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University concludes history-class inquiry

President Stephen Jordan initiated an inquiry into a situation involving Professor Charles Angeletti.

December 18, 2014

Last week, MSU Denver was made aware of a story published in Campus Watch questioning History Professor Charles Angeletti’s conduct in the classroom. Based on the story, MSU Denver President Stephen Jordan initiated an inquiry into the situation, from both the perspective of students’ first amendment rights and the faculty member’s right to academic freedom.

Over the past week, the University conducted interviews with Steven Farr (the student quoted in the Campus Watch story), Angeletti and a random sample of students who withdrew from and remained in the course. Farr was the only one who cited Angeletti’s teaching methods as the reason for dropping the course.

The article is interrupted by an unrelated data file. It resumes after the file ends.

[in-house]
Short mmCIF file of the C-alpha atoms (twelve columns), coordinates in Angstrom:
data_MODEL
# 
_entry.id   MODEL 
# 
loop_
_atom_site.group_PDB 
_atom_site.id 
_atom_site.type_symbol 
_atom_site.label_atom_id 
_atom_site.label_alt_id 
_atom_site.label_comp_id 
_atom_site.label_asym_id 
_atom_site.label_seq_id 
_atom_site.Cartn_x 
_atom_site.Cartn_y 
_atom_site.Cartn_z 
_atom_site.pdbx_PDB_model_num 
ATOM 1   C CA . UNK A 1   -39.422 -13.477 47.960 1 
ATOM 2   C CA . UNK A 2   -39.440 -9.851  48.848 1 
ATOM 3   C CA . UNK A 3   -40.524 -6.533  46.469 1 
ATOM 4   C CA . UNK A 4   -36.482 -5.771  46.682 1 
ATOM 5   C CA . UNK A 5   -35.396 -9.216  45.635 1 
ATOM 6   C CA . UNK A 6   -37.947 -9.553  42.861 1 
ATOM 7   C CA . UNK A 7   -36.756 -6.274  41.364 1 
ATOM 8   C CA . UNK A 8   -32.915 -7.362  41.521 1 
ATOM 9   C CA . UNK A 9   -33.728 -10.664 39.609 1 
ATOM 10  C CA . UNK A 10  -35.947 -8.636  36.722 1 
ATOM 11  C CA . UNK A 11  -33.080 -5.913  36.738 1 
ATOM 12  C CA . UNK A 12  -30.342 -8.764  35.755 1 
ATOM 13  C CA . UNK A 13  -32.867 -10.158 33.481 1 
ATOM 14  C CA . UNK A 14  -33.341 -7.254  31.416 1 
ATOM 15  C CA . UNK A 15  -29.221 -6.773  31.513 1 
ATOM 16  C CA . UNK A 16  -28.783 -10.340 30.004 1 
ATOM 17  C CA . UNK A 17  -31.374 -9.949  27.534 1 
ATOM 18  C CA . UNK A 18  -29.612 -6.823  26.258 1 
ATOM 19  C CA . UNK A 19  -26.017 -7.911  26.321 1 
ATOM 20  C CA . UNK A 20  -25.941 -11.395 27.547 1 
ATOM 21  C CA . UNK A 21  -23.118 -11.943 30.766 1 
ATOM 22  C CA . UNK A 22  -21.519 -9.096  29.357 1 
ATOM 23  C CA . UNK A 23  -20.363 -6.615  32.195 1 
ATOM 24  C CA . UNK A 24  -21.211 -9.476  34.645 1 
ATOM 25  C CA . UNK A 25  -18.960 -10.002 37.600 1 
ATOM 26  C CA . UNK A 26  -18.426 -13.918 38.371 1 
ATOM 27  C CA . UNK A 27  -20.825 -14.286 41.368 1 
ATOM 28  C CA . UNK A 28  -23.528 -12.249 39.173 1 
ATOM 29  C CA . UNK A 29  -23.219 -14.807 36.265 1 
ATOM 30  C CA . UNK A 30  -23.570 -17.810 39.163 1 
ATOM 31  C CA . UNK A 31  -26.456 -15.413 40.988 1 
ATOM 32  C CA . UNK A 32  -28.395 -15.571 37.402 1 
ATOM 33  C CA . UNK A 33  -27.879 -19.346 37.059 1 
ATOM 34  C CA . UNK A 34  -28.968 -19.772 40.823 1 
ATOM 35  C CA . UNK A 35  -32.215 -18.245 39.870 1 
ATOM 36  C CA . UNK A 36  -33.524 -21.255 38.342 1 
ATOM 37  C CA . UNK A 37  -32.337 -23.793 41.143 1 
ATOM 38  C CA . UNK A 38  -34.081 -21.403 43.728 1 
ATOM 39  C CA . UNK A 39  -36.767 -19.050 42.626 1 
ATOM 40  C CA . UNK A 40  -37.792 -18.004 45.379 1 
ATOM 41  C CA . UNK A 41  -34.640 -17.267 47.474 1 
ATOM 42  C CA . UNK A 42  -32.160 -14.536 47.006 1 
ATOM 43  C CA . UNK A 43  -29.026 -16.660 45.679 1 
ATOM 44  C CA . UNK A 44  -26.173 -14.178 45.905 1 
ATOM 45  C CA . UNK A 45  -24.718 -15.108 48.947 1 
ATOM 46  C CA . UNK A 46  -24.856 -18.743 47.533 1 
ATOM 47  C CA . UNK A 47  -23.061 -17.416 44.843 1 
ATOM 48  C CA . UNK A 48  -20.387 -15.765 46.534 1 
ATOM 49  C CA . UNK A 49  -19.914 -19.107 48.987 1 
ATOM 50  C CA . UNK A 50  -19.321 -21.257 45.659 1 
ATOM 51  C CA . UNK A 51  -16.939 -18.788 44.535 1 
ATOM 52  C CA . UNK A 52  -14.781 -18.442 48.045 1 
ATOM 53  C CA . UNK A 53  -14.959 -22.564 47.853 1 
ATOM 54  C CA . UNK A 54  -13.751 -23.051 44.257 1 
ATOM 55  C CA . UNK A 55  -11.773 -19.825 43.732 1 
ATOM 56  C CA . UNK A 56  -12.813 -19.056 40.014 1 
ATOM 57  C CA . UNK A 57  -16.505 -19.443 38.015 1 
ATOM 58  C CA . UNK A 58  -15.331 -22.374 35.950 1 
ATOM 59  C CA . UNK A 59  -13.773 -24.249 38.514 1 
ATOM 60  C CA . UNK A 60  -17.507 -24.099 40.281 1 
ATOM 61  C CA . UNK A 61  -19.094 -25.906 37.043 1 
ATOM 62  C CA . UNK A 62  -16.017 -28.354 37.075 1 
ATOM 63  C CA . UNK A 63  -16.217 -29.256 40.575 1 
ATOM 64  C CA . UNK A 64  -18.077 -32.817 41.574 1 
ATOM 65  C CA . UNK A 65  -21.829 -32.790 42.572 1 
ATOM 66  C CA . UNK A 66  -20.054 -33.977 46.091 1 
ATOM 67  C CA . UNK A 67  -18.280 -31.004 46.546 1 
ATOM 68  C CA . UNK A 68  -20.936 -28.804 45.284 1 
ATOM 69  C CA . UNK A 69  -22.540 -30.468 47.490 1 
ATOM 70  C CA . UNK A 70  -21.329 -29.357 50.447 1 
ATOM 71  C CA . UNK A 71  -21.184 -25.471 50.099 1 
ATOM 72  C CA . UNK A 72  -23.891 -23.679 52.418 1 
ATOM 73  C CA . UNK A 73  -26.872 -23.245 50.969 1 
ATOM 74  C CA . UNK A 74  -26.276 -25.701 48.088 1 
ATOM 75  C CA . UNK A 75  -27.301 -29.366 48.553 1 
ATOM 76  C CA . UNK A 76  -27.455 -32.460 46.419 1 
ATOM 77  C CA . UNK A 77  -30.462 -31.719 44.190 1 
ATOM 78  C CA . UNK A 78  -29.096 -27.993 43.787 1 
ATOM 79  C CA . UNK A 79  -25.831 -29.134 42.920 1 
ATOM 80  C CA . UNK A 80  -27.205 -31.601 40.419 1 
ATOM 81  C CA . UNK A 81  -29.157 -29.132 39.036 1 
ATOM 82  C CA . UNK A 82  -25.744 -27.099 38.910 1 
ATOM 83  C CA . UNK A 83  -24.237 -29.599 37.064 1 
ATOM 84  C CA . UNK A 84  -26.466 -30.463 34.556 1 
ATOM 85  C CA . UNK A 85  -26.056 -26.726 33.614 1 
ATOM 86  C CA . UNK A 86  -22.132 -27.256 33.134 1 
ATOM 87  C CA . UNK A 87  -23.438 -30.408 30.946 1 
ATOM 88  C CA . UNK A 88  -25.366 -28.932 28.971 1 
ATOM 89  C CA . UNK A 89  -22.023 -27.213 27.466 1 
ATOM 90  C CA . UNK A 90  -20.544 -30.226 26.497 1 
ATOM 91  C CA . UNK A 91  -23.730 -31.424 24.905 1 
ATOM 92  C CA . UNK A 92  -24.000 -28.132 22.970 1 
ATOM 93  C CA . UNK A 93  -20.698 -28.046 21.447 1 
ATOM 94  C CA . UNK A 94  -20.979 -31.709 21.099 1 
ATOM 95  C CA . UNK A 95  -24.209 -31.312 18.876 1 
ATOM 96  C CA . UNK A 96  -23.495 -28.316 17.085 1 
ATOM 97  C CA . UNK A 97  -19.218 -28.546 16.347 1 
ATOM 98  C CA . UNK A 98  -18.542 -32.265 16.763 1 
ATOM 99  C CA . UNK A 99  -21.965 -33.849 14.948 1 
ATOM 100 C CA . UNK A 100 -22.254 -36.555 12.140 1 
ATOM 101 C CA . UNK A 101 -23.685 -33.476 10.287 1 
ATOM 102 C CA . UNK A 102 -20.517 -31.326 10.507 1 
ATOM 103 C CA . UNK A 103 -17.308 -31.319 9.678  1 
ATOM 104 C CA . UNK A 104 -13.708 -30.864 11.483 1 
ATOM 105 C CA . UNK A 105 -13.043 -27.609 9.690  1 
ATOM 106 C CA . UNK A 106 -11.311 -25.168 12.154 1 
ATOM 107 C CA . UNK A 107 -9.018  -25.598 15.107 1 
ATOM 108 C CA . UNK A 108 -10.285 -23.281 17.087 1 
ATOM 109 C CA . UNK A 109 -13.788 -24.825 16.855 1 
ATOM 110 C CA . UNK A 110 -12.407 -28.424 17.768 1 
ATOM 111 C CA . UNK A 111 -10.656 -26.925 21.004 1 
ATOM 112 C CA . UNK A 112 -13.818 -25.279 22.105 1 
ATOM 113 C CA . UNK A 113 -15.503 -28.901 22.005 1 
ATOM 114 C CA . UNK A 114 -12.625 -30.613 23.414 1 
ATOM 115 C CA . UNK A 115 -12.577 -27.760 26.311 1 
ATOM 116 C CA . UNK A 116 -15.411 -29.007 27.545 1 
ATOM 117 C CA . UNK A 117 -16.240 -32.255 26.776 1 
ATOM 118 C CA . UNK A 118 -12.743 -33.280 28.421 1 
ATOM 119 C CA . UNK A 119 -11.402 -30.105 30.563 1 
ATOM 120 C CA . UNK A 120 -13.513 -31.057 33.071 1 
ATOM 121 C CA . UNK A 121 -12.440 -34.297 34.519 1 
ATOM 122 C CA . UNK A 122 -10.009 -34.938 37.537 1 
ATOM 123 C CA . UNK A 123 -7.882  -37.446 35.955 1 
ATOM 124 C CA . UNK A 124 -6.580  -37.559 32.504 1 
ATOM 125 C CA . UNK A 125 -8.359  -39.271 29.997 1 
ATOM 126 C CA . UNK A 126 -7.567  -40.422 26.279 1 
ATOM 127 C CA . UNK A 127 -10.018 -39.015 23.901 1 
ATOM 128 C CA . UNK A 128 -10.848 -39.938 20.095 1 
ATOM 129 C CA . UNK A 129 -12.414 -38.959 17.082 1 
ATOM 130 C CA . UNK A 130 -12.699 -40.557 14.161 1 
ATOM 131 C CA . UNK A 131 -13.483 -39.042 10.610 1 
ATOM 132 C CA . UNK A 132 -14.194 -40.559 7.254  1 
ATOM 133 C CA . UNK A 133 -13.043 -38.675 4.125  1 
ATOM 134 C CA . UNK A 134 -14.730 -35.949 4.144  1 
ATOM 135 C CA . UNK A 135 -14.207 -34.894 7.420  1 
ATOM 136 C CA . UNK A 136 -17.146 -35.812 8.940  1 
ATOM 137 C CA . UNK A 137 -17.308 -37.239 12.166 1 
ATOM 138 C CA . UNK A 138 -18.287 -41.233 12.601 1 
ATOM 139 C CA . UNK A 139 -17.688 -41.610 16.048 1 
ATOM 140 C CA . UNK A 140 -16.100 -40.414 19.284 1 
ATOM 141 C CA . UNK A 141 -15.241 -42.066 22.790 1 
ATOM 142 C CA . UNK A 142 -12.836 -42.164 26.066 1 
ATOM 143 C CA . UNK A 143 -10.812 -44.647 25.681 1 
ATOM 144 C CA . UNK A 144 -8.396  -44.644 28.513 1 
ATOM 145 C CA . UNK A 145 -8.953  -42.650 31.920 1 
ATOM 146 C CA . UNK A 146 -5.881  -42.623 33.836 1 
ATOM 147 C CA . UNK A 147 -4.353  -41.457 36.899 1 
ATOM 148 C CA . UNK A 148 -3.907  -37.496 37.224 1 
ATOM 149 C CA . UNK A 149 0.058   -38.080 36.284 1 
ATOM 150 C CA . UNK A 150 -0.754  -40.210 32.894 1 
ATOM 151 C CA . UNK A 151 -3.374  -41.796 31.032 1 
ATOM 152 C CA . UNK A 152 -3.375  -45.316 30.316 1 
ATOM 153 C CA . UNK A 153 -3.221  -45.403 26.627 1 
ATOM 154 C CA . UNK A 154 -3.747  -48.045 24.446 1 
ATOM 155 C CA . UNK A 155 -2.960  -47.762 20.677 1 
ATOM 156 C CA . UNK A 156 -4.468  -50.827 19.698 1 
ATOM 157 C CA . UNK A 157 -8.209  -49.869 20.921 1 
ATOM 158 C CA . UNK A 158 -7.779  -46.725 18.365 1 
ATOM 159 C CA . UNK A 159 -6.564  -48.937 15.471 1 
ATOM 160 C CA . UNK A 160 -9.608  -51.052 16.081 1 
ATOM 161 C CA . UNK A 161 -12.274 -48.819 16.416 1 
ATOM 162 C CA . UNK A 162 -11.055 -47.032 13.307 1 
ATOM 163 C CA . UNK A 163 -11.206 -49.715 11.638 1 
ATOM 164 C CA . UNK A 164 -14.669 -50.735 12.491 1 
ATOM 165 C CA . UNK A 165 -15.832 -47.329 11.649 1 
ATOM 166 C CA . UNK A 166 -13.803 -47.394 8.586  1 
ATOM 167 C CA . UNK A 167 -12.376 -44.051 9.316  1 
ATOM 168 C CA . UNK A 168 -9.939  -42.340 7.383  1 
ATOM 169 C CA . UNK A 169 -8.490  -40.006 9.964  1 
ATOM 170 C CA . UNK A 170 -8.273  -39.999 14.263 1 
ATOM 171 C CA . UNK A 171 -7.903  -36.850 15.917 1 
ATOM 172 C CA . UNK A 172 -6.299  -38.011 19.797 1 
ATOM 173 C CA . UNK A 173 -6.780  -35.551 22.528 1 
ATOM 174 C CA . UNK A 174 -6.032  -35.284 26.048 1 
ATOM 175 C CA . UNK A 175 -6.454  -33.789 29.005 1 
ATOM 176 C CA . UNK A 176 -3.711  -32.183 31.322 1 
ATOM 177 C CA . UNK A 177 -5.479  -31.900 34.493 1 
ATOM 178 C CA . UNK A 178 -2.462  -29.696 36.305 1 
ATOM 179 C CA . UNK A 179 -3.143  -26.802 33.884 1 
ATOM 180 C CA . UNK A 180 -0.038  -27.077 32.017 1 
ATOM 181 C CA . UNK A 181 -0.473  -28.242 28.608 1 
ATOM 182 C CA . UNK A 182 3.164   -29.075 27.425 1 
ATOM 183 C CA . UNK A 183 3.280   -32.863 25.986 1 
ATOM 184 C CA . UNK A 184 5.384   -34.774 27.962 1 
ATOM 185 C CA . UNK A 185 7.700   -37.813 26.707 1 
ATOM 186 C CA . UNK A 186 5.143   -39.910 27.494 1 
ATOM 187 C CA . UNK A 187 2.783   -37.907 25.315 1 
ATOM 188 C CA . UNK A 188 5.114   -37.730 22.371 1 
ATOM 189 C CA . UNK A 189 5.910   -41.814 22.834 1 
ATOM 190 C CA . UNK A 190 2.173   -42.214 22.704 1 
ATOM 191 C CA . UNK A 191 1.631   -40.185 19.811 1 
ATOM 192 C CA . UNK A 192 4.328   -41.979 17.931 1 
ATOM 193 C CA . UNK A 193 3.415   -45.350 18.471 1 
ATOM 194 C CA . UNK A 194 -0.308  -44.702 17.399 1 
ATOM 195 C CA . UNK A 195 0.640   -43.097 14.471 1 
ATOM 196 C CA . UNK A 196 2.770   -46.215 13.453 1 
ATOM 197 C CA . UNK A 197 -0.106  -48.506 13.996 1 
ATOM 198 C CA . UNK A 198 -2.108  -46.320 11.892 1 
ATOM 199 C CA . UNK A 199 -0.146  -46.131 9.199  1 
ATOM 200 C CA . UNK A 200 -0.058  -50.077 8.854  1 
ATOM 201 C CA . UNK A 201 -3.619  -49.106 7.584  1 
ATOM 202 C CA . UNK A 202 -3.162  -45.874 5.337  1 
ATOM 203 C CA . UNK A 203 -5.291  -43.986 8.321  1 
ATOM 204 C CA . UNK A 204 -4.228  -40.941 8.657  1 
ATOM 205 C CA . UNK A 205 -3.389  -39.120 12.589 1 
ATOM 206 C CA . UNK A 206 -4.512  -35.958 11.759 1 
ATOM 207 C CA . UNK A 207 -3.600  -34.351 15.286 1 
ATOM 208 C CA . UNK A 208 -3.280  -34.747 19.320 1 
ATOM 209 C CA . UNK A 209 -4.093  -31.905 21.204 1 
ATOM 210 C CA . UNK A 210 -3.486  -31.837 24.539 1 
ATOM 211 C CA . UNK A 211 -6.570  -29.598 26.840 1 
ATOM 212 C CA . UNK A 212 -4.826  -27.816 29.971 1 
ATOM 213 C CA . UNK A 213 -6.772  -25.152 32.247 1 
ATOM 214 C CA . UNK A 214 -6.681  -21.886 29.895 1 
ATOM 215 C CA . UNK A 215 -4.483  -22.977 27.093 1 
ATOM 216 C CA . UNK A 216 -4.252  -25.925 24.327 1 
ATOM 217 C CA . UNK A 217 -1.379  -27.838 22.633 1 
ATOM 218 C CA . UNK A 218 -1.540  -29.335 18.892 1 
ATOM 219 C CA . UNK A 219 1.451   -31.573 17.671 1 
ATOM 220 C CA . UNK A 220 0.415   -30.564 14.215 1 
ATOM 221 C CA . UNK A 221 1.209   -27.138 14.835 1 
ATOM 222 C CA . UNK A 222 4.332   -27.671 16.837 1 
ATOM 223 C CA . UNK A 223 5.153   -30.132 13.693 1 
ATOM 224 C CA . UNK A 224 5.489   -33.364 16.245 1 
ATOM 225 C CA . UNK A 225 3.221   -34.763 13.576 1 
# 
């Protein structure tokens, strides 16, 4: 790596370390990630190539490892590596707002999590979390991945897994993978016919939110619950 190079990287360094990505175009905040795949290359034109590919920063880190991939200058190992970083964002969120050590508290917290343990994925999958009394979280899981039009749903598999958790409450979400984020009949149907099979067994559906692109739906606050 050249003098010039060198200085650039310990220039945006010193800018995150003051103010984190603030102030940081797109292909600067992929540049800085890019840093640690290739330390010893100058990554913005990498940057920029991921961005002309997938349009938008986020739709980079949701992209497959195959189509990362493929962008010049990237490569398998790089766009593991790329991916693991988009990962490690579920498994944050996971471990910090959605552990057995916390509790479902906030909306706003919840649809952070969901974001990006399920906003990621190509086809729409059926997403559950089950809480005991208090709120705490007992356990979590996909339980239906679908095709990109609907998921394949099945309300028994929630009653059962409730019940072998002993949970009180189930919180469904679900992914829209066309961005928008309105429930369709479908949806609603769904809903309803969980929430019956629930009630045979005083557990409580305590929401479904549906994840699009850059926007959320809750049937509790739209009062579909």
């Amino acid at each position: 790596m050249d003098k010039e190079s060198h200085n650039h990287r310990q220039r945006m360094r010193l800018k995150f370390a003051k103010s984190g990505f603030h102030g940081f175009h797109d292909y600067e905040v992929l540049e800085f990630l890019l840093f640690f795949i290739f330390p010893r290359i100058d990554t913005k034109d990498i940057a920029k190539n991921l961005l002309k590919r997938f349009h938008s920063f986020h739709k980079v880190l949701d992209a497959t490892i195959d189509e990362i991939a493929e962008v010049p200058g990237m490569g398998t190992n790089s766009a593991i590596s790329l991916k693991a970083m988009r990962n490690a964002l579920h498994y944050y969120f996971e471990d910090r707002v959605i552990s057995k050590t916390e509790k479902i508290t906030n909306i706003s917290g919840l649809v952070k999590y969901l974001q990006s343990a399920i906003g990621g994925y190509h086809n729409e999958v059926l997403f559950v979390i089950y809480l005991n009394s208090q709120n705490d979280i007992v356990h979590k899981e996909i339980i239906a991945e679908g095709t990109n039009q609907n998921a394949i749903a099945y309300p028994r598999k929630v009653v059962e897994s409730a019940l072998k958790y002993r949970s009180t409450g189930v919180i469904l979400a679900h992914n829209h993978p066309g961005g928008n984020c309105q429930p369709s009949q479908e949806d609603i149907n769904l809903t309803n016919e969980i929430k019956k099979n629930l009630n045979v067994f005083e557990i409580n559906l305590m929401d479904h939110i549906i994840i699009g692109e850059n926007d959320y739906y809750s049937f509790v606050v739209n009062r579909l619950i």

The interviews concluded that the anti-pledge written by Matt Groening, creator of “The Simpsons,” was disseminated to the class. Angeletti confirmed that he has been using the anti-pledge in his course for more than 20 years, and that he provides a  “critical approach” handout on the first day of class that asks students to list 10 reasons “why I am proud to be an American” and 10 reasons “why I am not proud to be an American.” Angeletti confirmed that the anti-pledge was intended to be proactive and spark dialogue in the classroom.

To date, no student has submitted a complaint. In general students were complimentary of Angeletti as a professor. All but Farr said he encouraged open dialogue and differing opinions in the classroom.

The University concludes there was no violation of the students’ first amendment rights, and that the faculty member exercised his right to academic freedom, and considers this matter closed.

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